Apples have always been part of my life. Some of my earliest memories as a child involve Mother pouring me a glass of apple “juice” from a giant HiC™ can. There was also plenty of apple pie, apple sauce, apple dumplings, and apple fritters in my diet back then. Apples were significant.
A lot of people, some of whom have opinions worth trusting, tell us that apples today are not as nutritious as they were when I was a child. Others warn against shipping apples into the United States from countries whose health standards may not be as high as ours. I’m waiting for someone to warn that apples are not good for us at all. Yet, apples are still the second most popular fruit in the US, right behind bananas (according to the USDA). Nothing is considered more American (though the fruit did not originate here) and nothing is more iconic, even in the world of technology, as an apple.
Today is Johnny Appleseed day. I remember my father telling the story when I was maybe six or seven years old, how he traveled the country teaching horticulture, reading stories, and preaching. Of course, there’s much about John Chapman’s life that is as much fiction as not, and almost none of it can be verified without question. There are even debates as to exactly when he died (March 11, 1845 is considered the “official” date) and where in the vicinity of Fort Wayne, Indiana he is buried.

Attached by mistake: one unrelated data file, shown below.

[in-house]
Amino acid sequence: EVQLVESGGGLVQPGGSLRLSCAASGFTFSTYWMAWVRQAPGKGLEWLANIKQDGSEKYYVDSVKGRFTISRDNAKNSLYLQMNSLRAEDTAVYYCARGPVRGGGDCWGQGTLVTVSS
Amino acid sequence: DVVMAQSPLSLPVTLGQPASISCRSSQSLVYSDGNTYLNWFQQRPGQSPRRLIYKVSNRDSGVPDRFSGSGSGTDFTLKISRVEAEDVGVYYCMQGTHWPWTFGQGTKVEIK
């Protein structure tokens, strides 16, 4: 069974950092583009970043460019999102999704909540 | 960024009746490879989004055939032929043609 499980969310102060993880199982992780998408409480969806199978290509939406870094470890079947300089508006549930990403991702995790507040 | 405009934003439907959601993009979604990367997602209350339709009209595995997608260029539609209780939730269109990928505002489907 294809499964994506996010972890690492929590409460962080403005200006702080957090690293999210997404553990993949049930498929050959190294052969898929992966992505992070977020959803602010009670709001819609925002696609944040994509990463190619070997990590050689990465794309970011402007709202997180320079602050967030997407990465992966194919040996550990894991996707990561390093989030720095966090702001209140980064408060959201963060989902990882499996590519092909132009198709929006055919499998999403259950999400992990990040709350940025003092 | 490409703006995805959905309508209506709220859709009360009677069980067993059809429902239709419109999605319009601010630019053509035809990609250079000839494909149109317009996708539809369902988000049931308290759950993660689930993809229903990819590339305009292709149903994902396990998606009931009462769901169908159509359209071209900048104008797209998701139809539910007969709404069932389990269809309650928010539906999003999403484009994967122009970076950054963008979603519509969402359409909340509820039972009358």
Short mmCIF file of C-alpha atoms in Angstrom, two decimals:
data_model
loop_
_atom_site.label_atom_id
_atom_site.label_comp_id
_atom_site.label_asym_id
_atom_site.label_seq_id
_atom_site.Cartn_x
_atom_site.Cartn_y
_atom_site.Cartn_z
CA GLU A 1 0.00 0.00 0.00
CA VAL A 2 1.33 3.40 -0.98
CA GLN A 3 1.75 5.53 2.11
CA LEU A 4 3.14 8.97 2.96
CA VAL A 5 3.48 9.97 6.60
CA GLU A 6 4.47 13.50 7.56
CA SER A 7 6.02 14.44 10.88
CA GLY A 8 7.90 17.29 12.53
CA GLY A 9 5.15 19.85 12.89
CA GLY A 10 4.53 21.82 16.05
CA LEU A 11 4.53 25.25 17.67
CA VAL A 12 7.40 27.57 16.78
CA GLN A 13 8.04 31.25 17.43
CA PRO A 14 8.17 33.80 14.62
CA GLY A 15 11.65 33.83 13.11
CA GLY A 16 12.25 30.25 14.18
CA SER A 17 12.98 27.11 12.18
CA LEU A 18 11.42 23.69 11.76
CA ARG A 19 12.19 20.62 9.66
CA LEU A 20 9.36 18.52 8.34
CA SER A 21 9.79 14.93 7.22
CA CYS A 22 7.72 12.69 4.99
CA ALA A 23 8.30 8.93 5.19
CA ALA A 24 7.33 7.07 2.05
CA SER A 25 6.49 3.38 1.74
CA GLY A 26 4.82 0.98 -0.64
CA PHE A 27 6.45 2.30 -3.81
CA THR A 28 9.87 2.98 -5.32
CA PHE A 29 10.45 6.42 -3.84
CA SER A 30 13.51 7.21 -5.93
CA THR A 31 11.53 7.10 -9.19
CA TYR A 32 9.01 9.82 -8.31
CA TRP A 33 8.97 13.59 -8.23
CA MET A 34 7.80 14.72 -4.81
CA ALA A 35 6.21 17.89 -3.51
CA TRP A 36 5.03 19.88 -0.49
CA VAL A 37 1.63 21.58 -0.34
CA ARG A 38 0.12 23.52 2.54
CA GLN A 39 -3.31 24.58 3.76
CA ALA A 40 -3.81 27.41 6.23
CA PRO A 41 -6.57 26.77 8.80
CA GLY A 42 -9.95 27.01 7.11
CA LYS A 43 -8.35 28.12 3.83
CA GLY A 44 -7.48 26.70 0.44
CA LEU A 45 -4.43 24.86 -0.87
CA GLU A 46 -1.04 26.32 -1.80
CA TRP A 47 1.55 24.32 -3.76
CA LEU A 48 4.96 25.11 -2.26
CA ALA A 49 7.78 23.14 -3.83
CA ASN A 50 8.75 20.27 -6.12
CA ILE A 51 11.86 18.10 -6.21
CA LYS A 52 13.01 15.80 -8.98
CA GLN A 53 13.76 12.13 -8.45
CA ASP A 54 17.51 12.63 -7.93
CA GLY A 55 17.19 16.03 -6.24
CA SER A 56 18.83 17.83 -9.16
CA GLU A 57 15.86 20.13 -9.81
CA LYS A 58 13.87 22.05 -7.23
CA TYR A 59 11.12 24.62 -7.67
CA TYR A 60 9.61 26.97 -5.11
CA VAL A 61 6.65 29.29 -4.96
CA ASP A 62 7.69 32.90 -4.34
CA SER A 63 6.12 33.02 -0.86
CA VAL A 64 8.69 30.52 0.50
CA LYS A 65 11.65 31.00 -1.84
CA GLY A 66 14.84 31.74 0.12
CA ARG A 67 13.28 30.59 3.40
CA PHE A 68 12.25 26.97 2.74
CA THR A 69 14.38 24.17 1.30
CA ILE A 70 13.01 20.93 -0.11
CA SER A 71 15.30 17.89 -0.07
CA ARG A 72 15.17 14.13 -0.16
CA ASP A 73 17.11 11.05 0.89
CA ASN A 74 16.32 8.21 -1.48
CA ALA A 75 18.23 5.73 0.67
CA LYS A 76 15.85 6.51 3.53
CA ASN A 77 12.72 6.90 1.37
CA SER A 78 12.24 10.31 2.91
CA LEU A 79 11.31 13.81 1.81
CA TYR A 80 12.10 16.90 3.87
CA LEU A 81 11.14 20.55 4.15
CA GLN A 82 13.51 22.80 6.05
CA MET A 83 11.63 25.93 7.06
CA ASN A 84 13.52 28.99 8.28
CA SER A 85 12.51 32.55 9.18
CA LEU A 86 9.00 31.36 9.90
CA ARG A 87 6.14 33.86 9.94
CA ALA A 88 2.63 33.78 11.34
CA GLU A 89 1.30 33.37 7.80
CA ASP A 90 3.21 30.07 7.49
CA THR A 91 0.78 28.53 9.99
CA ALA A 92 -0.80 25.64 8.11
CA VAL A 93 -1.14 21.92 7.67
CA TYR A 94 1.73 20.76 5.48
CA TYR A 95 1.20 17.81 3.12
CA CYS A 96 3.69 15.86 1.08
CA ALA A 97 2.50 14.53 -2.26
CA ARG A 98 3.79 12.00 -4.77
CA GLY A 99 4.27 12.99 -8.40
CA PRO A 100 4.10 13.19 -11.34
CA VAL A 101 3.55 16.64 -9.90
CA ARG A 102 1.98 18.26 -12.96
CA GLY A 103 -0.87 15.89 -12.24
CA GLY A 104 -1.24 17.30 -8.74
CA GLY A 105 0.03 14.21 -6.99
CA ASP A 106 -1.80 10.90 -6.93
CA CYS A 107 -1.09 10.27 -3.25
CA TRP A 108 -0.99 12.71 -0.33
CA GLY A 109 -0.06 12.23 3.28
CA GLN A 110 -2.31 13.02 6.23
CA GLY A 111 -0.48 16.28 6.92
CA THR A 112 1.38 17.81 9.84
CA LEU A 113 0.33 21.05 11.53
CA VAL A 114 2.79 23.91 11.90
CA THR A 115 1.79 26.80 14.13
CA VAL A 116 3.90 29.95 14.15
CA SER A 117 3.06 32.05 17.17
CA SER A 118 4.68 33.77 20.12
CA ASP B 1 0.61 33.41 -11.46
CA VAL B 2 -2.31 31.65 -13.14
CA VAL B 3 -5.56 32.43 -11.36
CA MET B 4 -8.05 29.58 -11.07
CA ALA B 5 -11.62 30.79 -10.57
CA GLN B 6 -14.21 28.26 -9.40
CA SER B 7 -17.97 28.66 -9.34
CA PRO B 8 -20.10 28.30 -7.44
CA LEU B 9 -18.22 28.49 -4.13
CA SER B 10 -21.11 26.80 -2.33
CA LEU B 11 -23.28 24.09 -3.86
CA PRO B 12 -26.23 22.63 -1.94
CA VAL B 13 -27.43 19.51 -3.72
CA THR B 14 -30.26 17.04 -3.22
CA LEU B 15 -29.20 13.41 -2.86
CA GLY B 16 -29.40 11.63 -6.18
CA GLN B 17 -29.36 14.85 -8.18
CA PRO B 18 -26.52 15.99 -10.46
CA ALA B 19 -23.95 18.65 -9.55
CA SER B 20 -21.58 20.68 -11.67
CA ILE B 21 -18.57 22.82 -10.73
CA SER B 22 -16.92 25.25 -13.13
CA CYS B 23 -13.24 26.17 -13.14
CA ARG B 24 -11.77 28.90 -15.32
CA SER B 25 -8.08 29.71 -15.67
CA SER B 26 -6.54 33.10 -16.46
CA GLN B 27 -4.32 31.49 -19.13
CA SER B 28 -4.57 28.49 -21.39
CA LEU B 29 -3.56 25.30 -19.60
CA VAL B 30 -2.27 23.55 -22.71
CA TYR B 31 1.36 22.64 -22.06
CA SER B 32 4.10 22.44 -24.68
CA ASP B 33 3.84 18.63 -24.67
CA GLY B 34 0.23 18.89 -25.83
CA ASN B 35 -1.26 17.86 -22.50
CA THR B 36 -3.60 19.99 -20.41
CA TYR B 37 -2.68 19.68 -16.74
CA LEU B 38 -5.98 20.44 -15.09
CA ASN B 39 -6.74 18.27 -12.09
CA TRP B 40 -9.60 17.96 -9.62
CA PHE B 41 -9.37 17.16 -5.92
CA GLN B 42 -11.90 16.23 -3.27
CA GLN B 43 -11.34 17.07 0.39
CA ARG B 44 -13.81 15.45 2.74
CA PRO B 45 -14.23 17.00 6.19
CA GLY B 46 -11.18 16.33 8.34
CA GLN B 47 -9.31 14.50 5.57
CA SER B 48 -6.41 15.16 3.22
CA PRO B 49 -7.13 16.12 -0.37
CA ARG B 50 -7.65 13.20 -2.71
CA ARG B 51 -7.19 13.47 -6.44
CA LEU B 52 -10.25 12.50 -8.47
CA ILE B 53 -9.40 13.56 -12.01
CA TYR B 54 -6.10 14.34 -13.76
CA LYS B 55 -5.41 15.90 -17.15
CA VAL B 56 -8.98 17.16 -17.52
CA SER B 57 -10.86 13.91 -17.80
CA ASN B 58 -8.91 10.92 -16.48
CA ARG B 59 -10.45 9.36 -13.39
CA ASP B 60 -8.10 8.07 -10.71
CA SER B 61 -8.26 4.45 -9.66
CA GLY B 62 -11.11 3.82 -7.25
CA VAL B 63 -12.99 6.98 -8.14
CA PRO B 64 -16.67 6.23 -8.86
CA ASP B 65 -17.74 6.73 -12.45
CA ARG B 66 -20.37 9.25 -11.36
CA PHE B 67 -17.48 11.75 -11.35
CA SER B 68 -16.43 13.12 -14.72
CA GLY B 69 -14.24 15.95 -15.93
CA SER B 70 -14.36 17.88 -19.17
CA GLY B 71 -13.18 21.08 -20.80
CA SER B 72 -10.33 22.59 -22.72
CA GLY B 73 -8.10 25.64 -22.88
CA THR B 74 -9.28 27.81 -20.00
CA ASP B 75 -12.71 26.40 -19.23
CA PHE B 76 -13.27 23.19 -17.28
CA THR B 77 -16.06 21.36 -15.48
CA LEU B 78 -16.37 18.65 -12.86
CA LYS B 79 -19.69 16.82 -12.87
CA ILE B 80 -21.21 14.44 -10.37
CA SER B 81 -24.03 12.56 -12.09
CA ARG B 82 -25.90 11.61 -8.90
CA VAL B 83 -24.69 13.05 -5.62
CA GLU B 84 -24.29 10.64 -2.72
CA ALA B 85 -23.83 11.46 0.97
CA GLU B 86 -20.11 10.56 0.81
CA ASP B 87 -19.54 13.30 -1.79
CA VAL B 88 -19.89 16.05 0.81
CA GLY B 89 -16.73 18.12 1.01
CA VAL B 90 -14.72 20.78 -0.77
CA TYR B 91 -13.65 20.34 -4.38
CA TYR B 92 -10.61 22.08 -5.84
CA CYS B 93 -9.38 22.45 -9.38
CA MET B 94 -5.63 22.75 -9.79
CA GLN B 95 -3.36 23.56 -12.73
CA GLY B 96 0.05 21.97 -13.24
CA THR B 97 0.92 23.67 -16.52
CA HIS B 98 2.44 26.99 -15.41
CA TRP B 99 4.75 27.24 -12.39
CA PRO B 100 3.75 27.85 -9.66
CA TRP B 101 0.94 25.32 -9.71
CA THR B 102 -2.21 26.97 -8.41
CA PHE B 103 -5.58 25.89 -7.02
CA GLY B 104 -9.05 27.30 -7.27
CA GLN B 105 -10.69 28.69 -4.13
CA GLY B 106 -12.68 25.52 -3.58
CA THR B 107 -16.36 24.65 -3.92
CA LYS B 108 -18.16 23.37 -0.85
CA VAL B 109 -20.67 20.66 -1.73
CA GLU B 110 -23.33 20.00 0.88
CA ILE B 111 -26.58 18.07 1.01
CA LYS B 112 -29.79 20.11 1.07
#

What’s not in question, though, is the impact he had on the Ohio Valley. To this day, there are still numerous apple orchards dotting the landscape across Western Pennsylvania, Ohio, Indiana, and Illinois. There are even some who claim a connection to Chapman, though once again, those claims are difficult to substantiate. One has to question whether America’s fascination with this incredible fruit would be as strong as it is without the influence of one man who took the planting of apple trees seriously and took the time to make relationships along the way.
The picture above was taken a couple of years ago at what is considered an organic apple orchard in Indiana. The little guy had already heard about Johnny Appleseed in his preschool class and talked about him and planting apple trees the entire trip. He then saved the seeds from his apple so he could plant more apple trees in our yard. He couldn’t have been more excited. Apples do more than provide nutrition, they influence lives.
Finding positive stories about people in history is increasingly difficult. As we re-evaluate actions and statements of 200 years ago in light of contemporary society, people we once considered honorable don’t always fare well. Maybe there are negative stories out there about Johnny Appleseed, but I don’t care to hear them. I like the concept that one person made a positive difference in both the agricultural practices and nutritional attitudes of the whole country simply by planting trees and telling stories.
Now, who’s down for a warm mug of apple cider?